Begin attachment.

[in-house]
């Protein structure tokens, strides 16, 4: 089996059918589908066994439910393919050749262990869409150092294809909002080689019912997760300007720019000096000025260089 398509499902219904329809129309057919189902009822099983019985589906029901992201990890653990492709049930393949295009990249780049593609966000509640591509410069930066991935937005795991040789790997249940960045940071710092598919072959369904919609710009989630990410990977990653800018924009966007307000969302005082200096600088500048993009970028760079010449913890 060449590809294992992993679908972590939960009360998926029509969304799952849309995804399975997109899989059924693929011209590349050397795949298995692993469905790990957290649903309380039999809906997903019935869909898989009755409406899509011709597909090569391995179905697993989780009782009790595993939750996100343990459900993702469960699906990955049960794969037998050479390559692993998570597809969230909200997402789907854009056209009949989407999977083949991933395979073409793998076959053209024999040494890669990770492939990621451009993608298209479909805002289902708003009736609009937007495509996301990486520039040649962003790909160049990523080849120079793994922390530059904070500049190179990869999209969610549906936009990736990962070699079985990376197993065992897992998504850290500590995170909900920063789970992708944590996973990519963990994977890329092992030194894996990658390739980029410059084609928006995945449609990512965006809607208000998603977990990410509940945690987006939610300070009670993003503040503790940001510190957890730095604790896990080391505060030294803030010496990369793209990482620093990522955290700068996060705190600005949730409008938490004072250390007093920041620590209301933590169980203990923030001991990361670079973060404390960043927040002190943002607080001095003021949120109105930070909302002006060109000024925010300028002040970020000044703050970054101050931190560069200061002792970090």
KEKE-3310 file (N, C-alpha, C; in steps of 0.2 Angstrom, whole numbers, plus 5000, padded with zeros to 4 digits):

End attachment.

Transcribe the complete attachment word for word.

[in-house]
């Protein structure tokens, strides 16, 4: 089996059918589908066994439910393919050749262990869409150092294809909002080689019912997760300007720019000096000025260089 398509499902219904329809129309057919189902009822099983019985589906029901992201990890653990492709049930393949295009990249780049593609966000509640591509410069930066991935937005795991040789790997249940960045940071710092598919072959369904919609710009989630990410990977990653800018924009966007307000969302005082200096600088500048993009970028760079010449913890 060449590809294992992993679908972590939960009360998926029509969304799952849309995804399975997109899989059924693929011209590349050397795949298995692993469905790990957290649903309380039999809906997903019935869909898989009755409406899509011709597909090569391995179905697993989780009782009790595993939750996100343990459900993702469960699906990955049960794969037998050479390559692993998570597809969230909200997402789907854009056209009949989407999977083949991933395979073409793998076959053209024999040494890669990770492939990621451009993608298209479909805002289902708003009736609009937007495509996301990486520039040649962003790909160049990523080849120079793994922390530059904070500049190179990869999209969610549906936009990736990962070699079985990376197993065992897992998504850290500590995170909900920063789970992708944590996973990519963990994977890329092992030194894996990658390739980029410059084609928006995945449609990512965006809607208000998603977990990410509940945690987006939610300070009670993003503040503790940001510190957890730095604790896990080391505060030294803030010496990369793209990482620093990522955290700068996060705190600005949730409008938490004072250390007093920041620590209301933590169980203990923030001991990361670079973060404390960043927040002190943002607080001095003021949120109105930070909302002006060109000024925010300028002040970020000044703050970054101050931190560069200061002792970090």
KEKE-3310 file (N, C-alpha, C; in steps of 0.2 Angstrom, whole numbers, plus 5000, padded with zeros to 4 digits):